THE Supreme Court has garbage problems.
Today the justices of the nation's highest court are hearing arguments in one of several important trash-disposal cases they will decide this term.
The court must decide whether the Constitution's ``commerce clause'' limits the power of states and cities to regulate the treatment and disposal of trash that crosses state borders. The commerce clause authorizes Congress to regulate interstate commerce, and it has been interpreted by the Supreme Court to prohibit state and local governments from imposing ``undue burdens'' on the interstate movement of goods and services.
One undue burden on interstate trade that the court has traditionally banned is discriminatory treatment between in-state and out-of-state goods or services.
In the case before the jurists today, Oregon levied a higher disposal fee on garbage originating out of state than on trash generated within its borders. The state says the fee covers only its costs, and that, because in-state producers of trash pay part of those costs through taxes and other fees, the higher out-of-state disposal fee is not discriminatory.
But Oregon faces an uphill battle to prevail, some legal experts say. Last term the court struck down a similar fee imposed by Alabama on out-of-state toxic chemical wastes. Lawyers for Oregon contend that its fee is more closely calibrated to actual disposal costs than the Alabama levy was, but some observers say the record doesn't support that assertion.
``In our view, Oregon hasn't proved that the fee differential is merely compensatory,'' says Bruce Parker, general counsel of the National Solid Wastes Management Association (NSWMA), a trade group in Washington that opposes the statute.
``The court could reject Oregon's argument on the ground that it would allow states to make out-of-staters pay more for other services, like the use of roads,'' says Charlotte Crane, a professor at Northwestern University Law School in Chicago.
A more controversial and intensely watched garbage-disposal case was argued before the Supreme Court last month. At issue is the power of cities to enact ``flow-control'' ordinances requiring that all trash be processed at a designated municipal facility. Mr. Parker of the NSWMA says the flow-control case ``deals with what's becoming a systemic feature of the way in which states and cities handle trash.''
C & A Carbone, Inc., operates a facility in Clarkstown, N.Y., to process trash received from New York and New Jersey. There, the company separates recyclable materials from nonrecyclable garbage and ships the latter to landfills and incinerating plants in the Midwest. The town sued Carbone for violating a flow-control ordinance requiring that all nonrecyclable trash in the community be processed at a local facility operated under a contract with the town.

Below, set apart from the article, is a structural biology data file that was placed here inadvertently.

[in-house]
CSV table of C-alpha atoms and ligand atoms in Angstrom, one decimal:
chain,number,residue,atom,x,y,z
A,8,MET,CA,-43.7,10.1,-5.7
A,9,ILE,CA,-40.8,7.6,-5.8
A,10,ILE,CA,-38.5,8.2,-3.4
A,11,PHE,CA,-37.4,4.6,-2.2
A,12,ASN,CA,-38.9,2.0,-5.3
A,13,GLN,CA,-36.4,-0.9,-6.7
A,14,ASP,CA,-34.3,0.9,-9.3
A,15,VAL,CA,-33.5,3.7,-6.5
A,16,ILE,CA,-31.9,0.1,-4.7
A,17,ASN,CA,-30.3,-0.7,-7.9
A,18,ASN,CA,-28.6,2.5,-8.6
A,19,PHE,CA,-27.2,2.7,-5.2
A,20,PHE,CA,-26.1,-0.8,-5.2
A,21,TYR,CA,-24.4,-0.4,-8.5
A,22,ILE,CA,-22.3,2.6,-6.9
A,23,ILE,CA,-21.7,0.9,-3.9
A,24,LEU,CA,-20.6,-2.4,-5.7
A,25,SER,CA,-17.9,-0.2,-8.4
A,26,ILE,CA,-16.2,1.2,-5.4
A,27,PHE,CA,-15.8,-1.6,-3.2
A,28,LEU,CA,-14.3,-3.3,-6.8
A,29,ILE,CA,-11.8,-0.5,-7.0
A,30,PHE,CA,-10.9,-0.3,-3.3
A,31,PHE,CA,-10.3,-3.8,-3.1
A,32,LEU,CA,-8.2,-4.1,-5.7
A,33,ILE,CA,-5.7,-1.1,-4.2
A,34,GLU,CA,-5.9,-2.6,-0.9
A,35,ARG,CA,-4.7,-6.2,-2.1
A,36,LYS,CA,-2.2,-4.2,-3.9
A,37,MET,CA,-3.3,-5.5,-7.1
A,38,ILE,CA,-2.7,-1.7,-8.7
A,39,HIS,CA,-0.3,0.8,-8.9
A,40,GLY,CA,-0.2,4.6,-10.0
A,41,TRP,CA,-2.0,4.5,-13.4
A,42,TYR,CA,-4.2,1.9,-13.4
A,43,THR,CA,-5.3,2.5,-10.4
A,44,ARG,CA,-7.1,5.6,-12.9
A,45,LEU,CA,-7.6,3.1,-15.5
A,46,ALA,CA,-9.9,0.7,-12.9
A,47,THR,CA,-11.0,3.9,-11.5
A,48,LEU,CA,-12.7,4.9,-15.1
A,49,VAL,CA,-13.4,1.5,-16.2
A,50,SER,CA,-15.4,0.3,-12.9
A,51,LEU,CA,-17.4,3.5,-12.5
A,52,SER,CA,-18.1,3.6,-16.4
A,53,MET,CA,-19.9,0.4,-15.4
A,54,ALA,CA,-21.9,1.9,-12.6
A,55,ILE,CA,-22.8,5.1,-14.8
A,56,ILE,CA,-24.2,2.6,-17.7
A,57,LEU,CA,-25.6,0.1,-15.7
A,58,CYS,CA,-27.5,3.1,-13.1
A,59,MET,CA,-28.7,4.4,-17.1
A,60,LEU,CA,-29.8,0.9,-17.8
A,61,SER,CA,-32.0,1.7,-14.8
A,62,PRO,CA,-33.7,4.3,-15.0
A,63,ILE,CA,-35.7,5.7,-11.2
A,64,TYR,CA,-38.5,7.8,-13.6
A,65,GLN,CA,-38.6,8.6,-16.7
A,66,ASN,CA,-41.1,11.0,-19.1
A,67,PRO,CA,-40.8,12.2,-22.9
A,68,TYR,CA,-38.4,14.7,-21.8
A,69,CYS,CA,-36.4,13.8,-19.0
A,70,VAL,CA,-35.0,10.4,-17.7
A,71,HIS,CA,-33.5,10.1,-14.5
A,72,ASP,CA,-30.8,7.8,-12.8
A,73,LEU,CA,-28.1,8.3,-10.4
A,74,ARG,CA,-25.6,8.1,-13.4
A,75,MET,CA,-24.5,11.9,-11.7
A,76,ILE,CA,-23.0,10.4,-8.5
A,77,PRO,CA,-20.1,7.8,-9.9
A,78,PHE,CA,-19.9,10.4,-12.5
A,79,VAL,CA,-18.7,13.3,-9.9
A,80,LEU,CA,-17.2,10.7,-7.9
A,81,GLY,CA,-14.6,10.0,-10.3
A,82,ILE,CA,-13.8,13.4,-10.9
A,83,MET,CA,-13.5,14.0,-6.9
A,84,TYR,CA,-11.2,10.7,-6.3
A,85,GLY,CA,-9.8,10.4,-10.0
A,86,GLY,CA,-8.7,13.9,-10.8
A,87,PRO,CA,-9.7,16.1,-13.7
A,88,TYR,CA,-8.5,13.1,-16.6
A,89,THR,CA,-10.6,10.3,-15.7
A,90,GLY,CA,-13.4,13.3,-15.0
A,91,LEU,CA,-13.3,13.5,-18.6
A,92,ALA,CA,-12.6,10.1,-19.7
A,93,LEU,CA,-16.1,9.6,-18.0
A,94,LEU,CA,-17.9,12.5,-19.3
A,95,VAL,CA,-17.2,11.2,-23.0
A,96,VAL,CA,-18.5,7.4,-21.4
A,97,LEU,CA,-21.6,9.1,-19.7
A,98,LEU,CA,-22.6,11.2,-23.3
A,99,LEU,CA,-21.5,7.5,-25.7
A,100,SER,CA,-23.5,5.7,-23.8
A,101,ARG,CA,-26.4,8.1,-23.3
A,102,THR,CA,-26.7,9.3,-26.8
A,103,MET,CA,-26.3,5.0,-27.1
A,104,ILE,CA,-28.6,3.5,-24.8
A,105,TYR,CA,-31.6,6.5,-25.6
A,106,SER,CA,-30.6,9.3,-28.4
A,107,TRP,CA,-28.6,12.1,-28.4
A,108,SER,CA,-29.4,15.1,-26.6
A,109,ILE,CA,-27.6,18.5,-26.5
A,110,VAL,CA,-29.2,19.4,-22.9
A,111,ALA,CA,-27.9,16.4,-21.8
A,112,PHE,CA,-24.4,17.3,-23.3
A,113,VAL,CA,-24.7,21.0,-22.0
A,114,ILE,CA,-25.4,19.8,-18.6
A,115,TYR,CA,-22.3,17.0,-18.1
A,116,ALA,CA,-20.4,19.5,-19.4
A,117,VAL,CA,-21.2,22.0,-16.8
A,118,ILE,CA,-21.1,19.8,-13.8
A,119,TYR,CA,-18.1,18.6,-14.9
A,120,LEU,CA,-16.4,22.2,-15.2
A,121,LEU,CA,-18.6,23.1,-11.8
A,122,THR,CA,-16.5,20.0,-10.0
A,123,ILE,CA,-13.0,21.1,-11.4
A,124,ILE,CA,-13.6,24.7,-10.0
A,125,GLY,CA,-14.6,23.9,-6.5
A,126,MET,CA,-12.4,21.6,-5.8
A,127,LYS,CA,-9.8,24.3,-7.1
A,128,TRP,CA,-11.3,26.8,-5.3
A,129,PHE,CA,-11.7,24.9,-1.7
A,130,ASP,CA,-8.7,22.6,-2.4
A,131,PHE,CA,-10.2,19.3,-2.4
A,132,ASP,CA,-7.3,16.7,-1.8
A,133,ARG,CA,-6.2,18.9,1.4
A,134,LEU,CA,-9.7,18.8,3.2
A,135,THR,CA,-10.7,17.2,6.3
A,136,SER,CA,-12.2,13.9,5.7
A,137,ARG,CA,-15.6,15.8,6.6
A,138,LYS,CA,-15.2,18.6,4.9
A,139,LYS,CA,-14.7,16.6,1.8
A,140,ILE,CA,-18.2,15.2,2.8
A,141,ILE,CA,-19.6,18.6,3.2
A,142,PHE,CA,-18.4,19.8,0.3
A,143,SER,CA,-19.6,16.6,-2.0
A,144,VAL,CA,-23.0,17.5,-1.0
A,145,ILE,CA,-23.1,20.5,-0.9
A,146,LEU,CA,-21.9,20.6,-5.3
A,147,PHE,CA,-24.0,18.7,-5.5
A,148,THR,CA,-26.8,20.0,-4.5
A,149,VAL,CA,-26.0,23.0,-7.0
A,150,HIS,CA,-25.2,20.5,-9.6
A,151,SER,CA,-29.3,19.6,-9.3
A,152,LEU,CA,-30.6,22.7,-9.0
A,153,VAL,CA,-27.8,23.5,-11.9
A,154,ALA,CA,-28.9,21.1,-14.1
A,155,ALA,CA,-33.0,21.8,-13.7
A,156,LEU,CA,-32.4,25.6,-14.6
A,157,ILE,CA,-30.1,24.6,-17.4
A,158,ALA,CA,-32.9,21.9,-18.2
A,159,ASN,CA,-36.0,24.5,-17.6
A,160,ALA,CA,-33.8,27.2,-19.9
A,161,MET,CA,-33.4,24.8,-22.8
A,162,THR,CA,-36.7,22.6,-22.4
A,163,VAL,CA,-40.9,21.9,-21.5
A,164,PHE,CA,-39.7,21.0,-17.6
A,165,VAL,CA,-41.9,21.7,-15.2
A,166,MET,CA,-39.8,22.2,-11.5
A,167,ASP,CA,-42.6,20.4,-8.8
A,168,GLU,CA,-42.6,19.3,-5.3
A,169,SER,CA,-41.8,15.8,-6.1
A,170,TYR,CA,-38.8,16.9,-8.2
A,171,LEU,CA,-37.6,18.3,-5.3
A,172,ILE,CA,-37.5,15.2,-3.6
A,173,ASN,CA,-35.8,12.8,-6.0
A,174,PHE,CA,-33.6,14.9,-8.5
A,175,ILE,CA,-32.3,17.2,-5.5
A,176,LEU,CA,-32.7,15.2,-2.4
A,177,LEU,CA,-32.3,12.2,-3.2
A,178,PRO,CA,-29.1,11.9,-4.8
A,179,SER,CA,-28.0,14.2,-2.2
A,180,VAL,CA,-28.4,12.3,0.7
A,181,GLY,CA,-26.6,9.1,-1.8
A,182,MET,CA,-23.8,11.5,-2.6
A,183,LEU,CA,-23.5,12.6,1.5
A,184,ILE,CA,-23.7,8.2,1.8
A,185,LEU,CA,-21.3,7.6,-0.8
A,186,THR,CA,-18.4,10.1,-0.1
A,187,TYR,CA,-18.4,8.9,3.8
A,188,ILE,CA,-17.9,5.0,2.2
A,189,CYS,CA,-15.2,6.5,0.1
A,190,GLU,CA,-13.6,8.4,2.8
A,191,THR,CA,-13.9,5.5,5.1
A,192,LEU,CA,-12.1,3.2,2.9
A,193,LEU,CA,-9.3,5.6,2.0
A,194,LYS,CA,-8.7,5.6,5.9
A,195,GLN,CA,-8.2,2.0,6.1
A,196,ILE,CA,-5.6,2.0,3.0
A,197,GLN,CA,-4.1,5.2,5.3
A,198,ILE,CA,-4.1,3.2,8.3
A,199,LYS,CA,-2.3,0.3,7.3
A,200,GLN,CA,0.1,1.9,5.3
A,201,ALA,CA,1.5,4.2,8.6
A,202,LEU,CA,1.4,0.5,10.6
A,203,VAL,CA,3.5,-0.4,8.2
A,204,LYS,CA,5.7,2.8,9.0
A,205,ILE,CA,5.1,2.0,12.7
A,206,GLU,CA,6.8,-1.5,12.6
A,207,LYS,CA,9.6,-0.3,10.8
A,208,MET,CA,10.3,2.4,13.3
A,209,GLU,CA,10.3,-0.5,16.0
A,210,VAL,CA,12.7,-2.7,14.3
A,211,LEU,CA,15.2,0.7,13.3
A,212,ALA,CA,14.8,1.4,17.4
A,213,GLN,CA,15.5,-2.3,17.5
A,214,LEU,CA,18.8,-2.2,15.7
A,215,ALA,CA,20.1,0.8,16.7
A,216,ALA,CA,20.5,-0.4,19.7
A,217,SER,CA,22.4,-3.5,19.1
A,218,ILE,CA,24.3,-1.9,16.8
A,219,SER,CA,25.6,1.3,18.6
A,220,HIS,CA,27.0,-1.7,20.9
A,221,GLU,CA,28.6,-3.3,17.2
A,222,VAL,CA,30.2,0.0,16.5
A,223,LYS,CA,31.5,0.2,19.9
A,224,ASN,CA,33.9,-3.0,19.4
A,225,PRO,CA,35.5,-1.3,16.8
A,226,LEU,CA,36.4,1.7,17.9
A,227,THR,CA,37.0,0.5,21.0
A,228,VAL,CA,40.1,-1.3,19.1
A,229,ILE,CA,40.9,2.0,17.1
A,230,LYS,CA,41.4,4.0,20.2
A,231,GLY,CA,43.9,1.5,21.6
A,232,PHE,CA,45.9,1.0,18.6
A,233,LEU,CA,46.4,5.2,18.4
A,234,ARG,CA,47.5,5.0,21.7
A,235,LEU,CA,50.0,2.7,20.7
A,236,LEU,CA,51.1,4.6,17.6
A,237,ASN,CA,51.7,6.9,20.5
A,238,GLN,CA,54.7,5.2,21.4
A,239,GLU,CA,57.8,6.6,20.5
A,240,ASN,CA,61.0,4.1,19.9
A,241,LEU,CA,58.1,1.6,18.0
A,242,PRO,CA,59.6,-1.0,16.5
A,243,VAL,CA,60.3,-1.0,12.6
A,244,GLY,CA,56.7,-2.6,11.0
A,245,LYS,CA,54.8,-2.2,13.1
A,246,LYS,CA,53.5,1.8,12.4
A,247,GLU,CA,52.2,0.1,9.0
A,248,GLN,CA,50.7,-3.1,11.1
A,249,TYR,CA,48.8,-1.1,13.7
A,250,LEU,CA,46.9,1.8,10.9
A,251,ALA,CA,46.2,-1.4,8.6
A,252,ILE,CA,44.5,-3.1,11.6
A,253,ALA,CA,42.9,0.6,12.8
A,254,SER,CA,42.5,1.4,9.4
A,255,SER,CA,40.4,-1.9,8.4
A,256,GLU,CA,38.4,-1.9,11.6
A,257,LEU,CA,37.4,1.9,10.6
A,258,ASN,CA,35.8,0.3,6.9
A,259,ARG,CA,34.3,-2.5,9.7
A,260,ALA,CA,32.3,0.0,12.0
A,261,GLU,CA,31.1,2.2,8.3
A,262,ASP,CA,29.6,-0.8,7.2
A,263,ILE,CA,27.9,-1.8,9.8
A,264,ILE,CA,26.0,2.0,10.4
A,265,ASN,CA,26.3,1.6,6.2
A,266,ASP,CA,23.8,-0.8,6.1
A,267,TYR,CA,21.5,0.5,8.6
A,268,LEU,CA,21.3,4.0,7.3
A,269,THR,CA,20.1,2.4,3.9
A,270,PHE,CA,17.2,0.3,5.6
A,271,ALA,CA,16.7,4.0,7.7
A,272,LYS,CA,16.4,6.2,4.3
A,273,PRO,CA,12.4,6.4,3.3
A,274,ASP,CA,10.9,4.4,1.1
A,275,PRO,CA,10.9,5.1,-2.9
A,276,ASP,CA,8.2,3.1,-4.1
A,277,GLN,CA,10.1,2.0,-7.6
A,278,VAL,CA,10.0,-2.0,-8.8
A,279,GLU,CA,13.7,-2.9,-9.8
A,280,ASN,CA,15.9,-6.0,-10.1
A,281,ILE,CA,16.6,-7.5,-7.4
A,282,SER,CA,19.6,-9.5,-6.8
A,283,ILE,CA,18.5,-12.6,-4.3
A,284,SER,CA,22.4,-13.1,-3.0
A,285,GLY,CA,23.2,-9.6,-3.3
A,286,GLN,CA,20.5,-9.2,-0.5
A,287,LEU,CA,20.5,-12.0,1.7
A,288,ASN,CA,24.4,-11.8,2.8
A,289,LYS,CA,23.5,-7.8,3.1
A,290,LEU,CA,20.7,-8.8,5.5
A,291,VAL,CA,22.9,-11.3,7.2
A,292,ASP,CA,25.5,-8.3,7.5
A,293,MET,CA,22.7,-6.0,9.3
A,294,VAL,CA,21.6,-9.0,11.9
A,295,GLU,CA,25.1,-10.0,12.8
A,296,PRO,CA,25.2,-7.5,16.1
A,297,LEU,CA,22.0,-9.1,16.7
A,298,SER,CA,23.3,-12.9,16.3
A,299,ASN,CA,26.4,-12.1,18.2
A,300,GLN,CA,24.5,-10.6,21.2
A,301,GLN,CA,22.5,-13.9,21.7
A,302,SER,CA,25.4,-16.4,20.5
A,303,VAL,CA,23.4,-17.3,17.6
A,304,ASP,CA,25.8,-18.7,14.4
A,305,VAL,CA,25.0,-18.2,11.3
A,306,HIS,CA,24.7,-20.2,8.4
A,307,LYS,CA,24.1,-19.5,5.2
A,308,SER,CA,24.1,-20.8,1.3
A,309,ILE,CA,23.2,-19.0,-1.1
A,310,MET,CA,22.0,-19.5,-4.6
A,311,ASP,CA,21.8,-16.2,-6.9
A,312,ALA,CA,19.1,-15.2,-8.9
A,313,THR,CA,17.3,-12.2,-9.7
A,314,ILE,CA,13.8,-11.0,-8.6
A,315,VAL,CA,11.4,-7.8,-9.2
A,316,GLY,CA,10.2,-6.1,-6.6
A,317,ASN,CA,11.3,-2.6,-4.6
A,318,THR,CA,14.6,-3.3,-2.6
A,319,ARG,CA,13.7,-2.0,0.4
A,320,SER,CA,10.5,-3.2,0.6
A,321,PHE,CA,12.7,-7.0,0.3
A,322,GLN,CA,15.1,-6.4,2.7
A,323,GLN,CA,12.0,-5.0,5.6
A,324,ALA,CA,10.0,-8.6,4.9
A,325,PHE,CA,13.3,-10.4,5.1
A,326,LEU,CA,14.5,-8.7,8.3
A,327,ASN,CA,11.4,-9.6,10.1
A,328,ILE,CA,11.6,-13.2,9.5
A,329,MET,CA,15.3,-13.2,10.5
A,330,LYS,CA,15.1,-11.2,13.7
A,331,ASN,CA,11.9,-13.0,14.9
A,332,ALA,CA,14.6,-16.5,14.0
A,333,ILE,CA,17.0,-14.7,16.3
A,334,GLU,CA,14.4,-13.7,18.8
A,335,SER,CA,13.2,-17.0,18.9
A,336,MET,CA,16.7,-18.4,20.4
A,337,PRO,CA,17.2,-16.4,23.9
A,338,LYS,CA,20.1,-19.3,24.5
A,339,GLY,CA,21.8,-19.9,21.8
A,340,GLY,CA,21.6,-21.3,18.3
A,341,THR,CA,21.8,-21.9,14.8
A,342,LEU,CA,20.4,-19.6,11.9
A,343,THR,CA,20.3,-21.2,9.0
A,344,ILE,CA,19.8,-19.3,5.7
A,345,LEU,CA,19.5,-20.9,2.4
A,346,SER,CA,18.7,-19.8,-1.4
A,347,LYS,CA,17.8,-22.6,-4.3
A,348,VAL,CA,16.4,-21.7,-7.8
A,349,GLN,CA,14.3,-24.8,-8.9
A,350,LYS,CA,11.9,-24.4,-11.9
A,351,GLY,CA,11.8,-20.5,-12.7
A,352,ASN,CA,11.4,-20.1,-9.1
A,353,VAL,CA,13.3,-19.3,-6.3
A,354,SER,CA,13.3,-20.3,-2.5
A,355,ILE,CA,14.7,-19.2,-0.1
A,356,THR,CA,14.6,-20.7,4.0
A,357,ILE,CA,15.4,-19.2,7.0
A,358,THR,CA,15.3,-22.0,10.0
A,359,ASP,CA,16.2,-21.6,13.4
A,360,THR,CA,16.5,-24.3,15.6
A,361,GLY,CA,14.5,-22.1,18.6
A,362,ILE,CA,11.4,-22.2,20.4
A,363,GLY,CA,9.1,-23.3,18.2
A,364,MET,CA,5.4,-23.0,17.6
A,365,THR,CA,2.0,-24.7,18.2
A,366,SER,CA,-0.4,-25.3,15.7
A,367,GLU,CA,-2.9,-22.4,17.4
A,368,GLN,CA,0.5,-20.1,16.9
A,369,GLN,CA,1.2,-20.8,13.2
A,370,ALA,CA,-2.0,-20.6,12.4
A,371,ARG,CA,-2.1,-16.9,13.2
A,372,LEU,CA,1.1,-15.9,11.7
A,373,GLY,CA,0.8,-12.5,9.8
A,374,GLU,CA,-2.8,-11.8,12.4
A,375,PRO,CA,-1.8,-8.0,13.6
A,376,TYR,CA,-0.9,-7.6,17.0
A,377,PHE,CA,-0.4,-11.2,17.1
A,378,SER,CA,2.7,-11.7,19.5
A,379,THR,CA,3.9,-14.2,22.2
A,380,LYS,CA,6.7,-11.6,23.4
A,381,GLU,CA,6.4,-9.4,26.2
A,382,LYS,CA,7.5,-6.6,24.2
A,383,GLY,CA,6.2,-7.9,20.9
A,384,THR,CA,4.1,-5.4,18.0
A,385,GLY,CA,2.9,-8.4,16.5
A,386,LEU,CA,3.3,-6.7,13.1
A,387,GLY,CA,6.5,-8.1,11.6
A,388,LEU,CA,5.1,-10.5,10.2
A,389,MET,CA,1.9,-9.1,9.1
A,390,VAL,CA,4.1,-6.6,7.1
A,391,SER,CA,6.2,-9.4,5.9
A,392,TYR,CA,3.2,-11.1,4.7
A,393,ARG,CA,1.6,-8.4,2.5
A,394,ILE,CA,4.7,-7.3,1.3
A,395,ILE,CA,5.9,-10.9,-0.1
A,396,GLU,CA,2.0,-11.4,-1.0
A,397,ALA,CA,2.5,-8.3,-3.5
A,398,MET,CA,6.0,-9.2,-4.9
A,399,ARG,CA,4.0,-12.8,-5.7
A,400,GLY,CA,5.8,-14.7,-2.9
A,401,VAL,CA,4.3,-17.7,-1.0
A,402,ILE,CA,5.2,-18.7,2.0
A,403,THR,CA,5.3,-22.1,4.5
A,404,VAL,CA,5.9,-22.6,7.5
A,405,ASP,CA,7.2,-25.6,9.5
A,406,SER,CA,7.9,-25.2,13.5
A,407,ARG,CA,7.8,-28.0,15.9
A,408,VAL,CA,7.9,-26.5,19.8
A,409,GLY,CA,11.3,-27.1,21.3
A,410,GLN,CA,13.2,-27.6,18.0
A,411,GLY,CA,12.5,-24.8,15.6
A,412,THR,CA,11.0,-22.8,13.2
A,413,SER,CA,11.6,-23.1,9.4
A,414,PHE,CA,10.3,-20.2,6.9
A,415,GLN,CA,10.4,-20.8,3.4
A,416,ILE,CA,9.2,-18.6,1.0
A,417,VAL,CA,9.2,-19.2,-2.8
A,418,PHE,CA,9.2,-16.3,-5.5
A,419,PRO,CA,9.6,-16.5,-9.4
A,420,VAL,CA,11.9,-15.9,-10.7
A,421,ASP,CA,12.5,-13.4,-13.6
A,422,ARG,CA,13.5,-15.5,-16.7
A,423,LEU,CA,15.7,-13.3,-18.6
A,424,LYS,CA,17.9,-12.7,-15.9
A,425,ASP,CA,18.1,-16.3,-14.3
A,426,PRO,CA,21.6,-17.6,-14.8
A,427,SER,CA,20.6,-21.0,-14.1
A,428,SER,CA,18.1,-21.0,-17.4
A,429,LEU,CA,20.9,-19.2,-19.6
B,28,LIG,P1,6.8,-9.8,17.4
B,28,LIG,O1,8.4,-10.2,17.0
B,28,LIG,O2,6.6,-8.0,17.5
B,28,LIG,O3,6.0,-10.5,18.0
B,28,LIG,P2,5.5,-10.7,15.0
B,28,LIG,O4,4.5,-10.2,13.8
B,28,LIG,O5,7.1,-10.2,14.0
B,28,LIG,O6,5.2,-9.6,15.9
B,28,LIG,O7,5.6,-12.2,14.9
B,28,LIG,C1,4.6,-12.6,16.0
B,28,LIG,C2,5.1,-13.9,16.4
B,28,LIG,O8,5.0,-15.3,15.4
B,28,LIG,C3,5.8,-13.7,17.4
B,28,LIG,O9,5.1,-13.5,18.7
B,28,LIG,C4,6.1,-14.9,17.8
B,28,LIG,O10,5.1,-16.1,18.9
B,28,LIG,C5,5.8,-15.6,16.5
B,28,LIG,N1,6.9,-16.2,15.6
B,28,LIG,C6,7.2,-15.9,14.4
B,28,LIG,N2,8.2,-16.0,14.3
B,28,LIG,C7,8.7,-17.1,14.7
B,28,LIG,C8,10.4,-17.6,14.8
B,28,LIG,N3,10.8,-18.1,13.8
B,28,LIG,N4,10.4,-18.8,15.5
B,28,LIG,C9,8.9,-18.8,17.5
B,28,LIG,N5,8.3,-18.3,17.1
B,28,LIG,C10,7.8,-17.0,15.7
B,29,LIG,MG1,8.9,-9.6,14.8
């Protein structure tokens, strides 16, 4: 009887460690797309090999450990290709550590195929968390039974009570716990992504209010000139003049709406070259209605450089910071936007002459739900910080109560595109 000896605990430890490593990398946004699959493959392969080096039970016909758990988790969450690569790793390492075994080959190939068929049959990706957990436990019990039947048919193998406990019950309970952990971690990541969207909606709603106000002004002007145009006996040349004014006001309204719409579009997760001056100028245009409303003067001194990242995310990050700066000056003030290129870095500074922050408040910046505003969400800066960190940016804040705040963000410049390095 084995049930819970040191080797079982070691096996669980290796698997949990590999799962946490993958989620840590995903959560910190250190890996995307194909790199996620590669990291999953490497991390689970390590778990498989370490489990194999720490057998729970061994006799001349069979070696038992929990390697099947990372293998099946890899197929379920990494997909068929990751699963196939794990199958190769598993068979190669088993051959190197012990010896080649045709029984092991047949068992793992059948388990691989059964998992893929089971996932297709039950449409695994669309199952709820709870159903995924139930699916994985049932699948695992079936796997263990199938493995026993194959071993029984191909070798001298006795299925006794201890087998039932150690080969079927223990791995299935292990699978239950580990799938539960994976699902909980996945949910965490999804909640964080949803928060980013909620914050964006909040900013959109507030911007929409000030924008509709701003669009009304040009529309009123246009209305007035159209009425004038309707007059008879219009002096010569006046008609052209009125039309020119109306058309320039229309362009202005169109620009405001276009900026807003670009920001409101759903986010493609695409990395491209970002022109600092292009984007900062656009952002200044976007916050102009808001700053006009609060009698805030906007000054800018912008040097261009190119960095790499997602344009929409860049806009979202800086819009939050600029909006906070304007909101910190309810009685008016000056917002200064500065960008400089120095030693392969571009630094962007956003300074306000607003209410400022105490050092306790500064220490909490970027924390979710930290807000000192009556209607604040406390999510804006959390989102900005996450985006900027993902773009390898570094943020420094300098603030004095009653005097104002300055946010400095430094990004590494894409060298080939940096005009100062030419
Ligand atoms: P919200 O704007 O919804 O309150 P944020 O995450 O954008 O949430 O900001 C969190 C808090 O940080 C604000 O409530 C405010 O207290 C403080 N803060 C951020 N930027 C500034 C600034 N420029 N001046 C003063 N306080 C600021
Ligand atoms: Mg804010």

The economic stakes are high for the $30-billion-a-year waste-services industry. Nearly 40 municipalities in New York have flow-control regulations, and more than half the states authorize such requirements.
States and cities contend that flow control is necessary to achieve important public goals. Lawyers representing 20 states and scores of cities filed friend-of-the-court briefs in support of Clarkstown. Susan Ashbrook, an assistant attorney general in Ohio, says: ``Flow control helps cities take responsibility for the collection and management of waste, which is a traditional duty of local government.''
Creating a monopoly?
The waste-treatment industry counters that all of these goals can be achieved by other, less-costly means. The industry says the real purpose of flow-control rules is to guarantee sufficient disposal business to pay for expensive municipal facilities.
``Flow control creates a monopoly,'' says Allen Blakey, an NSWMA spokesman. ``This industry needs competition and privatization.'' He adds that disposal costs at municipal facilities can be three times as high as costs at private-sector landfills and other garbage-treatment sites.
As in the differential-fee case, state and local governments face long odds in this case, says Mary Lou Savage of Marquette University Law School in Milwaukee. ``For 50 years, the Supreme Court has struck down nearly all restrictions on interstate commerce; very few challenges to the commerce clause have survived,'' she says. And she notes that for more than a decade the Supreme Court has treated garbage like any other article in commerce - despite arguments by Chief Justice William Rehnquist that states and cities should have wider latitude to regulate waste.
Decisions in the trash-disposal cases, which probably will be issued simultaneously, are expected in the spring.